Help with stock management

by quitelekker. Posted on Sep 10, 2020    3    15


Hi everyone. I have a bit of a convoluted question, hoping someone can help me out or point me in the right direction.

We sell coffee beans, but we only keep them for 2 weeks from their roast date. Thereafter, they go on sale at a discounted price.

We have a supplier who only roasts once a week, on a Wednesday. We order from them on a Monday, and receive the stock the following Monday. The problem we have is estimating how much to order each week so that we not only have enough to fulfil current orders, but also have enough to fulfil some of the ones that come in before the next purchase order (buffer stock). Currently, we are more or less just estimating how much buffer to order to hold us over for the week, but this means that when we get it wrong, a customer can end up waiting more than a week for dispacth, depending on how soon after Monday morning they order (this is when we do the weekly order). If we over-order, we end up having to sell more than we'd like at a discount. So essentially we are trying to balance it between not making customers wait too long and not have to discount too much of it.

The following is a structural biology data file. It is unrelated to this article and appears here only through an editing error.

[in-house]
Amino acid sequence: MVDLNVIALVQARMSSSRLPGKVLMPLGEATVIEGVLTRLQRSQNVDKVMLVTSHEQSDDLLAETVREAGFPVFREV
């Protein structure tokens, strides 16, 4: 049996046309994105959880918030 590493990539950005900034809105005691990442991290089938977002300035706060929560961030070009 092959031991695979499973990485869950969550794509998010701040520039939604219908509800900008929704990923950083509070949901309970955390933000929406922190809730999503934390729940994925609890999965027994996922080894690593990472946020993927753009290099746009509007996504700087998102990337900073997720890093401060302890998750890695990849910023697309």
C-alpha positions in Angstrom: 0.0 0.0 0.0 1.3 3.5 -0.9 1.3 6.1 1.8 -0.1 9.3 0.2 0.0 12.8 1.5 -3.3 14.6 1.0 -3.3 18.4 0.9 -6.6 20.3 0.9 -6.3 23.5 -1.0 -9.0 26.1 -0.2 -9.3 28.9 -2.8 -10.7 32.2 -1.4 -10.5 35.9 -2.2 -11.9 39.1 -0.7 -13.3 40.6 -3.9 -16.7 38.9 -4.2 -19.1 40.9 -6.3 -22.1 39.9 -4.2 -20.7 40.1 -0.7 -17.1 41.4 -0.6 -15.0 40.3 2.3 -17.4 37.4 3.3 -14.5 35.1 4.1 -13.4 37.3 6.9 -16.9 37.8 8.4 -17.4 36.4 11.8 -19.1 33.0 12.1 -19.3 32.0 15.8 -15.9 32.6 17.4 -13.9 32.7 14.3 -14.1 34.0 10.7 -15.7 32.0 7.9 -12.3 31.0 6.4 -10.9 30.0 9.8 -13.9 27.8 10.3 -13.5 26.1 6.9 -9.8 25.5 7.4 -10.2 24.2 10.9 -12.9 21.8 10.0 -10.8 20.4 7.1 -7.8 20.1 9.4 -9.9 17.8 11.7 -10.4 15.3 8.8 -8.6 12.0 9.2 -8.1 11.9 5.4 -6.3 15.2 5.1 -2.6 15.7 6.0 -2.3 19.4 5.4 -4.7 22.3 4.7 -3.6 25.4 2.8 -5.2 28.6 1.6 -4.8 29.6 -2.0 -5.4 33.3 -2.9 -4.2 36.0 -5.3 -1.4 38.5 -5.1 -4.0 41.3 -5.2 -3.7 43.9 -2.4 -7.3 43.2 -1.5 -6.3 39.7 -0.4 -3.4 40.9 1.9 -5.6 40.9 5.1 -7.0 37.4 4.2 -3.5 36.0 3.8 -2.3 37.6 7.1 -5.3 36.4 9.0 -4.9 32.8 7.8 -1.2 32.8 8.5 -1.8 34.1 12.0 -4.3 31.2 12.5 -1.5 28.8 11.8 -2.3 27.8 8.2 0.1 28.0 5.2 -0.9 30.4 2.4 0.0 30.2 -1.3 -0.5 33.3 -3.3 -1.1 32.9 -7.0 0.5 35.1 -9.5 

I'm sorry if this is not clear, please let me know if I can clarify anything. Also, if this is not the sub for this kind of question, can anyone please point me toward a sub where it would be more appropriate.

Thanks for reading


Comments

mgumms1 1

This feels like an SAT question.

nimble_fox 1

Calculate your DSOH and use empirical data to see where you struggled to keep orders and where you had expirations/spoilage.